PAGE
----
Close finish stings Westwood. . . again
TURNBERRY, Scotland – Two years. Two putts to get into a playoff. Two misses.
Only this time Lee Westwood didn’t know it.
After playing an astonishing shot from a deep fairway bunker at the final hole at Turnberry on Sunday, the 36-year-old Englishman left himself with a long birdie putt he thought he needed to stay in contention for the Open.
At last year’s U.S. Open at Torrey Pines, he failed to sink a putt on the final green to miss out on the title. On Sunday, the 36-year-old Englishman watched Stewart Cink beat Tom Watson in a playoff after shooting a 1-over 71 in the final round.
With Watson a shot ahead at 3 under going to the last hole, Cink was already in the clubhouse at 2 under. Westwood believed he had to make the 60-foot putt and attacked the pin. He sent it 10 feet past, missed that and slipped out of contention at 1 under.
“I’ve gone from frustration to sickness now,” Westwood said after tying for third.
“I figured – I thought I’d have to hole it, to be perfectly honest,” Westwood said. “I didn’t see Tom bogeying the last, since he’s such an experienced player. But he obviously got a bogey there.”
Five-time British Open winner Watson and Cink were tied at 2-under 278 and headed for the playoff. Westwood, who almost made an 18-foot eagle putt at the 17th, was left to think about another missed chance in a major.
At Torrey Pines, Westwood had a 15-footer to force a playoff with Tiger Woods and Rocco Mediate. He left it short and finished third.
“Both are pretty sickening, but obviously this is the Open championship and it’s the one that means the most to me,” Westwood said. “Third place is not to be sniffed at in a major championship. But (the feeling is) disappointment, really.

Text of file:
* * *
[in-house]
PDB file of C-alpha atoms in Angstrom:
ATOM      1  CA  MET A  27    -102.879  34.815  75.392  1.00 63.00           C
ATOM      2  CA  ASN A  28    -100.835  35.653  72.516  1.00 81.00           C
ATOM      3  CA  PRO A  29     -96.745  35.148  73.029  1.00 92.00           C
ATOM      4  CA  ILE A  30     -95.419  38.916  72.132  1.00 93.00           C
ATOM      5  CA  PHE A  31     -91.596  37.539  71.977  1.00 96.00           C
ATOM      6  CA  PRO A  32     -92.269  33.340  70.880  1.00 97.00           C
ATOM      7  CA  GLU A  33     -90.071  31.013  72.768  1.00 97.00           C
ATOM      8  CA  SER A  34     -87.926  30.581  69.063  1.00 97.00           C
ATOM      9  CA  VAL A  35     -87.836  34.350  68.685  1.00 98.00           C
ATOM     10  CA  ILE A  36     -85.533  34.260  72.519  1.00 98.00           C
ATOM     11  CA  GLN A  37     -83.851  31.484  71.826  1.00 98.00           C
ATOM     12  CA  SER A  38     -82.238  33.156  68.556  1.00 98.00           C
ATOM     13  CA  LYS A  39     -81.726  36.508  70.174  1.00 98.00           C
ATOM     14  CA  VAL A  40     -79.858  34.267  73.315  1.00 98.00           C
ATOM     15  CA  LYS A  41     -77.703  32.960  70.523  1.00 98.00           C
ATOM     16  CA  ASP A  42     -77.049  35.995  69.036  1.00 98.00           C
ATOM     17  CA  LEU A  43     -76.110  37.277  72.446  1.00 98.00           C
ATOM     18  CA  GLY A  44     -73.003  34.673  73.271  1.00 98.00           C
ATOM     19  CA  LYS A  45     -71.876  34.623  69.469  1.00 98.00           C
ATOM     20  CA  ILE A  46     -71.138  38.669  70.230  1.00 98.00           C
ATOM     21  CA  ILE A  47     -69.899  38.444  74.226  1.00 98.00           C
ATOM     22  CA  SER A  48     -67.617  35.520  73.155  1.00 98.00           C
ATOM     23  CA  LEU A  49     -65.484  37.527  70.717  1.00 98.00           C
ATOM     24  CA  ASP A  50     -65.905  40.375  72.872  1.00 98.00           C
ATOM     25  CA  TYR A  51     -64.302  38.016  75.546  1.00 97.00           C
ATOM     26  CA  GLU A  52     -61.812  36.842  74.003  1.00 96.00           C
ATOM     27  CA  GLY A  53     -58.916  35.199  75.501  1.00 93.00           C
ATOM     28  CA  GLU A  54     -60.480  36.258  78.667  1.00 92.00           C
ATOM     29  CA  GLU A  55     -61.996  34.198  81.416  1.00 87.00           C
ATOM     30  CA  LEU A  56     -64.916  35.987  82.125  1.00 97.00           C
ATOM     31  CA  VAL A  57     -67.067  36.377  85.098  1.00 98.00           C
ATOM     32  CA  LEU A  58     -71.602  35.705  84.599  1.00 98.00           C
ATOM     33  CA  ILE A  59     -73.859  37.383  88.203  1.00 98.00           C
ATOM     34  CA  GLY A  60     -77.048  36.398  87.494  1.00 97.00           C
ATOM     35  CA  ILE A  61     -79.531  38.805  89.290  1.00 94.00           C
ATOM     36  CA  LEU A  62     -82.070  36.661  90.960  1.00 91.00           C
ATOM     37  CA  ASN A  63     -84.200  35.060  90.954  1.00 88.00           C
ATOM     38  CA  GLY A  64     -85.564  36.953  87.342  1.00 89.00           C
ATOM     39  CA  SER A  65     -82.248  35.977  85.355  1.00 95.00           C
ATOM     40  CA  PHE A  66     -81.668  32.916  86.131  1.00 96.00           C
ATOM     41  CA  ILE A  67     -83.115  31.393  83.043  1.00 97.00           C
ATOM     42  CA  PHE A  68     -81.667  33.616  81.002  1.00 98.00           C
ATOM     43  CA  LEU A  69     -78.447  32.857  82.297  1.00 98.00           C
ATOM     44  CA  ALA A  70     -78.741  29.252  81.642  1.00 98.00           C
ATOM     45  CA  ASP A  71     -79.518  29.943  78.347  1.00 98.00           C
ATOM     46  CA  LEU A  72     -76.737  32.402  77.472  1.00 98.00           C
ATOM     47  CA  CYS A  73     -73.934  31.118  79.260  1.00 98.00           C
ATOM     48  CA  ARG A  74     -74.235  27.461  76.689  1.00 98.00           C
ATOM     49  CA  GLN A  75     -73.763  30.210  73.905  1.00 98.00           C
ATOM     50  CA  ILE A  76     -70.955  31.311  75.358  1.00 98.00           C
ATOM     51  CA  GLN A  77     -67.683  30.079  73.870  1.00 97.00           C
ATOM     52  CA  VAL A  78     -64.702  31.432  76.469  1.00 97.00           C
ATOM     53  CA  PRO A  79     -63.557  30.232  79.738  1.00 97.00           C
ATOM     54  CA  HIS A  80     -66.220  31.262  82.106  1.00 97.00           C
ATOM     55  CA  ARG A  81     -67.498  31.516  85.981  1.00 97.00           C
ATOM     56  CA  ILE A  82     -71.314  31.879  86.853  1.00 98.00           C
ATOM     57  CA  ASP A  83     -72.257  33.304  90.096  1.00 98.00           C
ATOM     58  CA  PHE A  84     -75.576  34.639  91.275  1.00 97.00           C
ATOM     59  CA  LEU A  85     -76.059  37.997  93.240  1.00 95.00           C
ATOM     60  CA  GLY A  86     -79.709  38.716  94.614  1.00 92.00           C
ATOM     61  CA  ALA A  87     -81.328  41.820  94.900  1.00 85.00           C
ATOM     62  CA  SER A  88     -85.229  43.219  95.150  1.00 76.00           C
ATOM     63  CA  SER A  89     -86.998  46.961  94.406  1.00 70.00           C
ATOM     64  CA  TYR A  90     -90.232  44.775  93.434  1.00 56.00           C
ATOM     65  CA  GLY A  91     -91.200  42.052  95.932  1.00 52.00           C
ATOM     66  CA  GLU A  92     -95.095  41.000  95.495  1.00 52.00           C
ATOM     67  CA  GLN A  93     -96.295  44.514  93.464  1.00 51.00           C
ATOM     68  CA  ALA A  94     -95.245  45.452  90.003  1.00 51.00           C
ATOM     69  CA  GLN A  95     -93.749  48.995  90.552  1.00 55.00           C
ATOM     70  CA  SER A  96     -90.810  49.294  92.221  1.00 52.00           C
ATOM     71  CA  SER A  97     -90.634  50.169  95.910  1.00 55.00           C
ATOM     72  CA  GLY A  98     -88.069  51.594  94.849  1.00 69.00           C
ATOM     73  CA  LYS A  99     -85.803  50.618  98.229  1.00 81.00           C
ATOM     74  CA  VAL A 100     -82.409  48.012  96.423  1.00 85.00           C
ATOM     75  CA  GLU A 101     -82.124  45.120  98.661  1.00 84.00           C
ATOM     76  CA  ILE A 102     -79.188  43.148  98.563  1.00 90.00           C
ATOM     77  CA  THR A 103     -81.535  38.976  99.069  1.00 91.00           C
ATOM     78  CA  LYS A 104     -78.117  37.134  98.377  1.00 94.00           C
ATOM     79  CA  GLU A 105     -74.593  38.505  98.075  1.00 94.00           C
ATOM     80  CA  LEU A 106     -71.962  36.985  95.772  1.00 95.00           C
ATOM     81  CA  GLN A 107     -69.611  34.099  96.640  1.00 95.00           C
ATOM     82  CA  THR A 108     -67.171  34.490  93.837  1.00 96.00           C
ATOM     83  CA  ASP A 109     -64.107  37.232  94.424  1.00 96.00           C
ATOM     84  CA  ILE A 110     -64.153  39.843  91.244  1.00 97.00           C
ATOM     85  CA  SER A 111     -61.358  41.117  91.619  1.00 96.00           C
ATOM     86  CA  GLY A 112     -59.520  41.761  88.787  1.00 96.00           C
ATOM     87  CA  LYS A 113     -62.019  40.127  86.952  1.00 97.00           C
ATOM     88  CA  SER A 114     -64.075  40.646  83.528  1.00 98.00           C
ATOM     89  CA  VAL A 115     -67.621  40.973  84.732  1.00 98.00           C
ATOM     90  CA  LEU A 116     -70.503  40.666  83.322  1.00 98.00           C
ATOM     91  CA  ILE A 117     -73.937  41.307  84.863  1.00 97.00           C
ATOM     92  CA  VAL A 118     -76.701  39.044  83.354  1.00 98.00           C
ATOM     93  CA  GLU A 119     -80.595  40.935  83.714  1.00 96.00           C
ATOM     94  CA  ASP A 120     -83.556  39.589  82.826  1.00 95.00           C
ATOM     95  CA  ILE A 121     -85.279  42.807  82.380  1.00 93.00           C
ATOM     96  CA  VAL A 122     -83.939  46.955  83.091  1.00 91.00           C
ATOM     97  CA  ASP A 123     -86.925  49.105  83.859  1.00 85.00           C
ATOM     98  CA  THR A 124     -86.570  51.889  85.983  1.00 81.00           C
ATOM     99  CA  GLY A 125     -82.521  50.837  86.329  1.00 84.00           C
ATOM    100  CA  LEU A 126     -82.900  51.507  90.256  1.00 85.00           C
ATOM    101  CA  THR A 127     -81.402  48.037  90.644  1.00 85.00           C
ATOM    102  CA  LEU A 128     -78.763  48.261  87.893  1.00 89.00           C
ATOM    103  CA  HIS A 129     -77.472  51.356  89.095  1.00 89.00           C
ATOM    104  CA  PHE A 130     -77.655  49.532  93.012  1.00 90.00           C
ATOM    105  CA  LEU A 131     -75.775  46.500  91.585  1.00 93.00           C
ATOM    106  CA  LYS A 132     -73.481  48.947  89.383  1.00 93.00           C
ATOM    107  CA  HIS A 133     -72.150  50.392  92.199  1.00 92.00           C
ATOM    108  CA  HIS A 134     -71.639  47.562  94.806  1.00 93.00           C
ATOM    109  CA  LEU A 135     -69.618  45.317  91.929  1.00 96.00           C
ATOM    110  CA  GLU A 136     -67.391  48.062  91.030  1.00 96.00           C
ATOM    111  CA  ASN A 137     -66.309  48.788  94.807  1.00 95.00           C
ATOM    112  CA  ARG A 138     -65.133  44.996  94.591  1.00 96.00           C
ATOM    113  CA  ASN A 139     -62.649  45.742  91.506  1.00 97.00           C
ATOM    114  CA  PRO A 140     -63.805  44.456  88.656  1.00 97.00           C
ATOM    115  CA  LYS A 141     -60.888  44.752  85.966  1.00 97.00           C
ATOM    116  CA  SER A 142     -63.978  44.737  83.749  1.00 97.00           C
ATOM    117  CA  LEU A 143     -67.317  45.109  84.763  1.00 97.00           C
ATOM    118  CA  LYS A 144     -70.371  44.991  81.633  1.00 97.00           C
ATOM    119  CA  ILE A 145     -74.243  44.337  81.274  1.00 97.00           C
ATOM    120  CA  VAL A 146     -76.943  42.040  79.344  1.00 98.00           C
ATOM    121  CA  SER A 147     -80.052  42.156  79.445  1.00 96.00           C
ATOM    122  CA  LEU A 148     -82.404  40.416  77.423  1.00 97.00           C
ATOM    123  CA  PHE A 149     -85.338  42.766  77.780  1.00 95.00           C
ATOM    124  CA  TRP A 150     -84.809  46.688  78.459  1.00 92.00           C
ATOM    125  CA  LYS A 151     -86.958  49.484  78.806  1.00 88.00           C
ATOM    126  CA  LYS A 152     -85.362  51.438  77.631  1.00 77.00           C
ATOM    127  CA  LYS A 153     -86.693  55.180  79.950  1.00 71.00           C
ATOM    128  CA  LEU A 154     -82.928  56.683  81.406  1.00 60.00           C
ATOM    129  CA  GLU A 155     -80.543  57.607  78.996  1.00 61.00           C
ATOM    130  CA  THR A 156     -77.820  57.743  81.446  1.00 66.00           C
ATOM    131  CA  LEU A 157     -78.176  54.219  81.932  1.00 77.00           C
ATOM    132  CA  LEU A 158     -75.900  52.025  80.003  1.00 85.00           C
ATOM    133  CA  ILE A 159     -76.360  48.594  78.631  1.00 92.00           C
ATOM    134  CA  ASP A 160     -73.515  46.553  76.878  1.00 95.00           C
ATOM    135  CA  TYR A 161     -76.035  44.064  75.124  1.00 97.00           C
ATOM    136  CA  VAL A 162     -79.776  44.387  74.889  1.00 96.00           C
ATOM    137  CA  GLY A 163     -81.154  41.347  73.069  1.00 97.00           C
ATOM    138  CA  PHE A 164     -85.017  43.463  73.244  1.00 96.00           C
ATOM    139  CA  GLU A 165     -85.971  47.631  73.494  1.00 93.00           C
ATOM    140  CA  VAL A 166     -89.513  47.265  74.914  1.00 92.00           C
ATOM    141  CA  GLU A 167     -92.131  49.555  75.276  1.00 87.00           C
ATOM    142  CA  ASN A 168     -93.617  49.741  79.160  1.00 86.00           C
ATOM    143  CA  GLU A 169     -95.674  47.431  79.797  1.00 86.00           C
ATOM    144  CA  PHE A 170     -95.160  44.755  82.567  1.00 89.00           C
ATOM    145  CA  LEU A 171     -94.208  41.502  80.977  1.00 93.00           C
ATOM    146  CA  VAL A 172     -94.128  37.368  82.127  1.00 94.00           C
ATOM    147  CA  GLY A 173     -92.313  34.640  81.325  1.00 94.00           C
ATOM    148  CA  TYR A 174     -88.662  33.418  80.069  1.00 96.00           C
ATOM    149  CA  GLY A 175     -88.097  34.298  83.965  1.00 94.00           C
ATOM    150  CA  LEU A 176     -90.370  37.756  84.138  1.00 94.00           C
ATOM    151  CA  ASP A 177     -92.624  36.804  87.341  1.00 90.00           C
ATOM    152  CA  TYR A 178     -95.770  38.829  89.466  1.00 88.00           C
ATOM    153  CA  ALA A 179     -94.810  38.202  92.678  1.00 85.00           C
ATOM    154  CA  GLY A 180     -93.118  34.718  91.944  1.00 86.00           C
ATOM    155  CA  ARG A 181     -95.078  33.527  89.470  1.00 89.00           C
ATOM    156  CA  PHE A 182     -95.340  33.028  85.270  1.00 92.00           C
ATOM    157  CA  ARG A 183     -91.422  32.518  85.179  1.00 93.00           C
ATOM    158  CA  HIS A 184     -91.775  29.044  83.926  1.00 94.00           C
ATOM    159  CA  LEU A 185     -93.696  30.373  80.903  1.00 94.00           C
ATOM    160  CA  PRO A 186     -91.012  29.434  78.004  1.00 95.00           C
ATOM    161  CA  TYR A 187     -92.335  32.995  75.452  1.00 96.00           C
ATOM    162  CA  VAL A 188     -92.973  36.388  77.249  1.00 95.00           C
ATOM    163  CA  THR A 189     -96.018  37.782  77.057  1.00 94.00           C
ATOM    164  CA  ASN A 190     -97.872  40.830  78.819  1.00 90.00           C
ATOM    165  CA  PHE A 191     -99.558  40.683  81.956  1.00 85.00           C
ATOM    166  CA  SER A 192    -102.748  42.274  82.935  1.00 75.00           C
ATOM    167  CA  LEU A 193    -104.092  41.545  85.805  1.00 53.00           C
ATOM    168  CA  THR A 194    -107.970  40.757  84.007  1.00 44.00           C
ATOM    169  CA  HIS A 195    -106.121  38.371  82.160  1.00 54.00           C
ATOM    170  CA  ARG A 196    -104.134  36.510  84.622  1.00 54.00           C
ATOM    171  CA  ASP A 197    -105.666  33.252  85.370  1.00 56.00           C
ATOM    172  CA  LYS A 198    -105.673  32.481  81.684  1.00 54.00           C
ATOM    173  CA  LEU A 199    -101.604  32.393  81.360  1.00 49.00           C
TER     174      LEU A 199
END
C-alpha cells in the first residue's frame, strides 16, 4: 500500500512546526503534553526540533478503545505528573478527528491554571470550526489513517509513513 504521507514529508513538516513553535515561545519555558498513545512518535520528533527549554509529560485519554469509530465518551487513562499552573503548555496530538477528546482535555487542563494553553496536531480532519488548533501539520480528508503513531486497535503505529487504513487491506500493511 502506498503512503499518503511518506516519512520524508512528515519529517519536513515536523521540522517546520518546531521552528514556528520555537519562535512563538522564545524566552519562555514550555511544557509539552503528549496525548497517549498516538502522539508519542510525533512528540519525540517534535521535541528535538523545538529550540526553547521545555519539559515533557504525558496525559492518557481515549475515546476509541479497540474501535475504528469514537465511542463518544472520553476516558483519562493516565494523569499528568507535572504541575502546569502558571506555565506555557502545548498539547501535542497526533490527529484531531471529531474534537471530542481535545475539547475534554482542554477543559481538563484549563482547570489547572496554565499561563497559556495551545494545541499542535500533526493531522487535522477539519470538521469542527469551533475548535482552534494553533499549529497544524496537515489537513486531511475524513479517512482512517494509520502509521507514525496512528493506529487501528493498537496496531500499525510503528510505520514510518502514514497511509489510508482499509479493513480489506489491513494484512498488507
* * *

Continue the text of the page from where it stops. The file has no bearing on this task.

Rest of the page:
“I was pretty happy with the way I played all day, hit lovely shots. I made some good up-and-downs when I needed to. The putts on 16 and 17 I thought I’d made. And the biggest disappointment is, obviously, three-putting the last.”
Westwood said he didn’t think his tee shot at the last had gone into the fairway bunker.
“I thought it had actually gone down the fairway,” he said. “It must have gone back and curled back in there. I hit a great shot out of the trap but didn’t finish it off.”
On a final day when the lead changed almost hole by hole, Westwood appeared to be well in contention. A birdie putt from 18 feet at the sixth and a 15-foot eagle at the seventh helped him to 2 under at the turn. But he bogeyed three of his last four holes, and his eagle putt at 17 appeared to be going in but stayed right.
“You know, you’ve just got to keep working,” said Westwood, who finished fourth at the 2004 British Open at Troon. “I’m putting in the hard work at the moment, and it’s obviously paying off because I’m getting closer.”